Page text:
A poster for ‘The Great Lie,’ a classic woman’s film, focuses on its female star, Bette Davis (shown with blonde hair, although the poster above shows her with dark hair).

You might think from the above-described scene that the title of Warner Bros.’ 1941 melodrama The Great Lie refers to food faddism (honest! It’s OK to eat!), but it’s actually a classic Woman’s Film: two ladies, the Bitch and the Nice Girl, played respectively by Astor and Davis, square off for the love of a Man (here George Brent). Usually the women’s weapons are sex, looks, youth, money, or combinations thereof, such as used by the combatants in 1939’s The Women. Sometimes it can be emotional blackmail, as used by the unseen wife in Now, Voyager. But in The Great Lie the weapon is the contents of Mary Astor’s womb. A baby is used by the Nice Girl as the leverage to hold onto the Man, by passing off the infant as her own—hence the Lie of the title—until the Bitch, who’s the actual producer of the child, reappears at the climax, with the intention (being that she’s the Bitch) of claiming both man and bundle of joy. But the film pivots on what might be called its middle act, when the Bitch and Nice Girl call a temporary truce and meet on a windy plain in rain-parched Arizona to oversee the baby’s birth. That’s when TGL really kicks into high gear.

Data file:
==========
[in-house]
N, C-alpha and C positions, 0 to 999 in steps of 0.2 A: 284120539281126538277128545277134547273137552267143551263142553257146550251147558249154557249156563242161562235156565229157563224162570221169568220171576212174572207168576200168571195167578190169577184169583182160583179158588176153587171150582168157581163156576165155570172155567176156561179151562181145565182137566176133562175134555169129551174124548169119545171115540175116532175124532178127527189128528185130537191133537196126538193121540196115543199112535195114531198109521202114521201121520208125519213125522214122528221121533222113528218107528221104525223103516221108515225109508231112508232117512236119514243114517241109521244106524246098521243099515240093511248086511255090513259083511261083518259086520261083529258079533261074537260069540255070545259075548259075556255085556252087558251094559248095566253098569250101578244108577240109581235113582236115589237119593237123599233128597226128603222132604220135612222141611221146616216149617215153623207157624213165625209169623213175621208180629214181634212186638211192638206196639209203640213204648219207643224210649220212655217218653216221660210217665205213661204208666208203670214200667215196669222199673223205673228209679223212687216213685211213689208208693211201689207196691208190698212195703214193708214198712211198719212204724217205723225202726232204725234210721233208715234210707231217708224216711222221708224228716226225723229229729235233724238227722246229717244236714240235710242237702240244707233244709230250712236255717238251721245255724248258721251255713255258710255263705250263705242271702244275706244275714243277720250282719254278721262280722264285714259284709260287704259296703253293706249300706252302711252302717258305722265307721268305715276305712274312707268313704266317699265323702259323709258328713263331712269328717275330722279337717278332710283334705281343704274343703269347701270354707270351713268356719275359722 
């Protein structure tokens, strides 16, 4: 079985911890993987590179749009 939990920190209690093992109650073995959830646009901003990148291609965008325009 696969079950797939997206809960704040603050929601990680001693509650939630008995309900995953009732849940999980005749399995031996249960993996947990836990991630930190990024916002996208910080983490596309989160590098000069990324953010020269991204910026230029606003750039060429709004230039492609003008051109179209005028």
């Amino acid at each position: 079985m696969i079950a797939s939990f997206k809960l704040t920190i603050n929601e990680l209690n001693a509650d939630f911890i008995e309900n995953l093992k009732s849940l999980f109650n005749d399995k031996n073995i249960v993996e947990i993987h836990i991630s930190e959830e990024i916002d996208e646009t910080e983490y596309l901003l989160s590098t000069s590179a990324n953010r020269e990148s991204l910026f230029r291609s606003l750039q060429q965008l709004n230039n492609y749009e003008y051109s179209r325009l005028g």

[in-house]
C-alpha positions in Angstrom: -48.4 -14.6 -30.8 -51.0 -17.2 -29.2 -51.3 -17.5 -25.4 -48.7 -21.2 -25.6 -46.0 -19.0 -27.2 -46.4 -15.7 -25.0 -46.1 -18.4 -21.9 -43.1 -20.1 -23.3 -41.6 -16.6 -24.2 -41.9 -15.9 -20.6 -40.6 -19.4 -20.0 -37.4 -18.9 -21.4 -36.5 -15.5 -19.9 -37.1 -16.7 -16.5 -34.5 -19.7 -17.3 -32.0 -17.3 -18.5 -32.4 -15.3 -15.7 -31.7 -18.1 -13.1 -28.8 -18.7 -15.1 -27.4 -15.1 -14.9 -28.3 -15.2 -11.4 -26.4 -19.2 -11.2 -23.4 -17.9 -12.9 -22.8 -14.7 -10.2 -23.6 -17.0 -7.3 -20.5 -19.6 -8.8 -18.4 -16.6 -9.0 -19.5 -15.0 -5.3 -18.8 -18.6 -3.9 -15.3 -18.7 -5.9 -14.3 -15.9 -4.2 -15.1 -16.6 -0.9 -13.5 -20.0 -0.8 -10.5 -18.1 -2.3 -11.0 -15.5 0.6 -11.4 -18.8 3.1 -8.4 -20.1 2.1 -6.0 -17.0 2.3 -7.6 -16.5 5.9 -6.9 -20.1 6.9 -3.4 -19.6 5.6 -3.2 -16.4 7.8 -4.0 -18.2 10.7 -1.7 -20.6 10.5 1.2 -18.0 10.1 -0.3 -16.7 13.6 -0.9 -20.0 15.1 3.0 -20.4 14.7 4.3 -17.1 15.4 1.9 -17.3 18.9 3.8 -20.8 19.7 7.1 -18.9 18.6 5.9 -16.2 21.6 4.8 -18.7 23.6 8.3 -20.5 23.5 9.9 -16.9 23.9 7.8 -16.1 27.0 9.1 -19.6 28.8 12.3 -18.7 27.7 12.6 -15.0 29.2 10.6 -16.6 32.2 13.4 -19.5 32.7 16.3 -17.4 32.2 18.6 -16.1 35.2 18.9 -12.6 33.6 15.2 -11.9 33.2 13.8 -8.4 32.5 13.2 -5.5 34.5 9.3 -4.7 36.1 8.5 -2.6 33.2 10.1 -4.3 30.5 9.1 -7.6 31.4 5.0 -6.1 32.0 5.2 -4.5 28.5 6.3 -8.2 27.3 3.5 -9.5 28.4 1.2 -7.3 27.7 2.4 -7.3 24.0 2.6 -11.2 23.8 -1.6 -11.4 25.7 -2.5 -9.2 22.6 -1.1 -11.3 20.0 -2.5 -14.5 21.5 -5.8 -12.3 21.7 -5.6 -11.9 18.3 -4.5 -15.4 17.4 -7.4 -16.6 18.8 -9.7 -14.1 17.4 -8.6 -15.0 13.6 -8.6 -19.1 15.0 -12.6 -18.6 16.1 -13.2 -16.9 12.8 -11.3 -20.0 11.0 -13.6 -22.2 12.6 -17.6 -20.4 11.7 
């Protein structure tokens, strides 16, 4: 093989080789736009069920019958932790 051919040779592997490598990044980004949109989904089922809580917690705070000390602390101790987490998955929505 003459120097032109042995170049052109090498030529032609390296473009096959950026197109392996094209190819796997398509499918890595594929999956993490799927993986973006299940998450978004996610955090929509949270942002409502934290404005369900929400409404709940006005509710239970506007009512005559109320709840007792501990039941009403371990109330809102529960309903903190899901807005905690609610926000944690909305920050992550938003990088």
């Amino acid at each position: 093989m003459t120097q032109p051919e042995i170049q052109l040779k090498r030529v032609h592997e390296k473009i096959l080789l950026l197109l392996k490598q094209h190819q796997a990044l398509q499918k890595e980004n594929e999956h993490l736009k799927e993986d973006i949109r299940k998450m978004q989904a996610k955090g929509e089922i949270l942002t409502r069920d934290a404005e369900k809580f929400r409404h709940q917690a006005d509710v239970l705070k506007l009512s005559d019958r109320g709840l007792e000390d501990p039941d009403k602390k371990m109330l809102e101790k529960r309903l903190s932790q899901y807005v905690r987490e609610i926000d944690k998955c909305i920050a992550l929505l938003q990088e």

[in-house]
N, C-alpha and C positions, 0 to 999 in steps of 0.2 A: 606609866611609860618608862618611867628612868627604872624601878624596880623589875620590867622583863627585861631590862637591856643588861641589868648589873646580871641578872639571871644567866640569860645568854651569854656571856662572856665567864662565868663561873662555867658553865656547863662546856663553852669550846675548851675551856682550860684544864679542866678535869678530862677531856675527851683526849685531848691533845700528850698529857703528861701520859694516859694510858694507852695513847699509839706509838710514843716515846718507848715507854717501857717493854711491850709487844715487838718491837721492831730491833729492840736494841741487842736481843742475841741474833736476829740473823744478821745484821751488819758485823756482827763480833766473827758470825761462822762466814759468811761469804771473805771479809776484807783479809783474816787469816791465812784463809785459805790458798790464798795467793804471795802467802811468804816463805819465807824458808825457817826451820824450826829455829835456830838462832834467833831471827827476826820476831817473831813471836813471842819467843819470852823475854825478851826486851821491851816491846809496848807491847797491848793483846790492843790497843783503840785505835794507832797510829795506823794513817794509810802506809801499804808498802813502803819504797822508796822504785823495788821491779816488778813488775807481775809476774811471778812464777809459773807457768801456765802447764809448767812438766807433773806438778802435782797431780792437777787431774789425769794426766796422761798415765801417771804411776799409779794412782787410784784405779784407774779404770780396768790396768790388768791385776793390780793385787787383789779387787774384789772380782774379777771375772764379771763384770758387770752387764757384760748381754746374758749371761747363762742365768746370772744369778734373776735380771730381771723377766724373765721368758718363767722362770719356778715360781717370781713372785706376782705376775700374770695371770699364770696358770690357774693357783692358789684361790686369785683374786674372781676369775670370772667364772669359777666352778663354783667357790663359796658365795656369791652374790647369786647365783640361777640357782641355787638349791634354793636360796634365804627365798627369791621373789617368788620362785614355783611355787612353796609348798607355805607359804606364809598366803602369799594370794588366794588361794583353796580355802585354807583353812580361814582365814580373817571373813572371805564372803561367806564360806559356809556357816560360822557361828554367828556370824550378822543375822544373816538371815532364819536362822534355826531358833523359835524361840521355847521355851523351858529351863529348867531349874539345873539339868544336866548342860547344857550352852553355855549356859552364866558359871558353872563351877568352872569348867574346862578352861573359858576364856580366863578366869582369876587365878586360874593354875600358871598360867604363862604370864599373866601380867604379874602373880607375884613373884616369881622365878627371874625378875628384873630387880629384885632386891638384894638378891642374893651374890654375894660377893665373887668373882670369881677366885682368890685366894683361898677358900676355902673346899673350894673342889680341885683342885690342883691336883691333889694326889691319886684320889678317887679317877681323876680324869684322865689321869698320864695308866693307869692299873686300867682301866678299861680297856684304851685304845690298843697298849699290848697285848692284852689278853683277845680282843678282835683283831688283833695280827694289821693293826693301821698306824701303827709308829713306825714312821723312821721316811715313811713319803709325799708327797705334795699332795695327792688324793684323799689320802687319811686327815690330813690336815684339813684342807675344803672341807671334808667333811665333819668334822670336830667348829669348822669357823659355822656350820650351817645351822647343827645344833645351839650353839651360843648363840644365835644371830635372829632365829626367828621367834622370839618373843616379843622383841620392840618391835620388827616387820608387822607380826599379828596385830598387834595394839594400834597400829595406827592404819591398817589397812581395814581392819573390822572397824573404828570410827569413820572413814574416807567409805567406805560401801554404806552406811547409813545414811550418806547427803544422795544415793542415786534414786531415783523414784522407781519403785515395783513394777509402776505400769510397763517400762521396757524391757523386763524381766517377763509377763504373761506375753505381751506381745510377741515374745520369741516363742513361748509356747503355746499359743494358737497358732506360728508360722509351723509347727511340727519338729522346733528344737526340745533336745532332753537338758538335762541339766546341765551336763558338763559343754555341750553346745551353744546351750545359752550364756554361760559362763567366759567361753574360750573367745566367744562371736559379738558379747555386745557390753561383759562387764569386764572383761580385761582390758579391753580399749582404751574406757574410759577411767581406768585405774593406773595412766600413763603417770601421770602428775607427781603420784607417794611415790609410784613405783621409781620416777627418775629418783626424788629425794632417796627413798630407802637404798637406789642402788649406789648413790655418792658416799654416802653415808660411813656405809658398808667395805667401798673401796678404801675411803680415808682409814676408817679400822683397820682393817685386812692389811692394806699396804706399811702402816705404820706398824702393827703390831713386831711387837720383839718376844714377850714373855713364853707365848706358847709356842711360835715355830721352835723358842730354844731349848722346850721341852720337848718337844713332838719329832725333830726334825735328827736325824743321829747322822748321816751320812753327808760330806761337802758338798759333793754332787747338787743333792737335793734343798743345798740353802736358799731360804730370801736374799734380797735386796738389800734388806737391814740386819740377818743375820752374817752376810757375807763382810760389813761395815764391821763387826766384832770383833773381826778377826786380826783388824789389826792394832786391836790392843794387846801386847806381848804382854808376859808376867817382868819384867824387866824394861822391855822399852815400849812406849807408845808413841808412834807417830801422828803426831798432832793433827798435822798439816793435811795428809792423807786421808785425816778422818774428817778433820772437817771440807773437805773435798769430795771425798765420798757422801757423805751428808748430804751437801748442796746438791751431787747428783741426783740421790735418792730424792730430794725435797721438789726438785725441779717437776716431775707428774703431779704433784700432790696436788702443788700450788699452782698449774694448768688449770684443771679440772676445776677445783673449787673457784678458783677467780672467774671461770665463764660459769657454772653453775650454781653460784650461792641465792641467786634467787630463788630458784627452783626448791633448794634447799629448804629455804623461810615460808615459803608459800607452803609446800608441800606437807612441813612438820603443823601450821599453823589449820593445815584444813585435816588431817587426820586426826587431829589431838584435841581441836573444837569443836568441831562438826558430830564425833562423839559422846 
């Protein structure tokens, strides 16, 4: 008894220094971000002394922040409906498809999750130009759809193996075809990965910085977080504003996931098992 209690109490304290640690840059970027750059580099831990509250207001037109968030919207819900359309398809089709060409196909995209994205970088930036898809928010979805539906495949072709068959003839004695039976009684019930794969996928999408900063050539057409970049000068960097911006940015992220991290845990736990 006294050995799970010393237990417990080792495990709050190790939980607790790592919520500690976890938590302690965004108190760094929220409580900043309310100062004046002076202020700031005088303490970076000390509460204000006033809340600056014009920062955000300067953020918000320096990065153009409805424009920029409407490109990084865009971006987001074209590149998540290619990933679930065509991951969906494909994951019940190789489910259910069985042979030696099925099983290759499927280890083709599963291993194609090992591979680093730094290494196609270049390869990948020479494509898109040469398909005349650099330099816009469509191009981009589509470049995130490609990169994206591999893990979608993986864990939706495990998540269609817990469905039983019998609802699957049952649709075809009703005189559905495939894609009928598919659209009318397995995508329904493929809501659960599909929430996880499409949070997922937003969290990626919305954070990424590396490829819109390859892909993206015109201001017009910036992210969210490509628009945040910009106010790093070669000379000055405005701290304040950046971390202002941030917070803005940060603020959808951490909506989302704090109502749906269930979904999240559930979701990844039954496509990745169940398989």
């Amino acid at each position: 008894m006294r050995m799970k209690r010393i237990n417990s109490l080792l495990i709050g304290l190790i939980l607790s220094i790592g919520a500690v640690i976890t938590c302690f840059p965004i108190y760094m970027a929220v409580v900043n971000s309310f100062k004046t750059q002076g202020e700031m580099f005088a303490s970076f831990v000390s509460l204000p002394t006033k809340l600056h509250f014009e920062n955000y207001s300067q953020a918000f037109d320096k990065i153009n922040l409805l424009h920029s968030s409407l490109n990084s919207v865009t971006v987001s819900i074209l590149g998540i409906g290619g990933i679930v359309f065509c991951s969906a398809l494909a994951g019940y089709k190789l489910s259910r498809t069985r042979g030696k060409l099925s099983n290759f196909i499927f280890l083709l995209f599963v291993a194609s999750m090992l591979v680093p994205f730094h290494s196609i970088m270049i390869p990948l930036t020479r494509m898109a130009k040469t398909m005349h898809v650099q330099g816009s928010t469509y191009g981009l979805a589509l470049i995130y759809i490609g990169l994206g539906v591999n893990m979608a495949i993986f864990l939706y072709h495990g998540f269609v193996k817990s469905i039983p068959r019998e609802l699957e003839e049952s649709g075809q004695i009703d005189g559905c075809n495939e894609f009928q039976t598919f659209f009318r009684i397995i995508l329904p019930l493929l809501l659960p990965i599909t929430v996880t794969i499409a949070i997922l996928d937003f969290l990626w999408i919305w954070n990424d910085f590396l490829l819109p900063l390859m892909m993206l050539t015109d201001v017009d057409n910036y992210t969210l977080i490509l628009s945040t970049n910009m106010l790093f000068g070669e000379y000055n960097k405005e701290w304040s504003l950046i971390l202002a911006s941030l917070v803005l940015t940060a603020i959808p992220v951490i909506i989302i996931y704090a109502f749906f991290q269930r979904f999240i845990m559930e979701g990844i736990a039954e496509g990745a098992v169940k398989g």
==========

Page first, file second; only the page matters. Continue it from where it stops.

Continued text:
Bette Davis (L) and Mary Astor (R) flank objects of contention George Brent and Baby, in a publicity pose for ‘The Great Lie.’

The film first has to wend its way through a complicated plot set-up before we come to that central confrontation. Sandra has married Maggie’s object of desire, pilot and playboy Peter van Allen (Brent), only to discover that her marriage is not legal, as her divorce decree from her earlier marriage was not yet final. Pete takes advantage of this opportunity to slip out of his liaison with Sandra—told to choose between re-marrying him and playing a concert in Philadelphia, Sandra decides to honor her contractual commitment—and then marries Maggie, who had broken off two earlier engagements because of Pete’s partying ways. Pete, however, has reformed, demonstrated by his flying a plane down to South America on government work. When the plane is reported lost and he’s believed dead, Maggie whisks now-pregnant-with-Pete’s-child Sandra to the wilds of Arizona to have the baby in secret, on condition that Sandra gives it up to Maggie to raise, while Maggie makes a financial settlement on Sandra. And thus do we get to what is the red meat of the woman’s film genre: two women together, battling, mano a mano, over women’s territory. What are the women actually battling over at this point? Not the man, as he’s thought dead; nor is it over the baby, since Sandra is perfectly willing to transfer it to Maggie. So what’s it all about?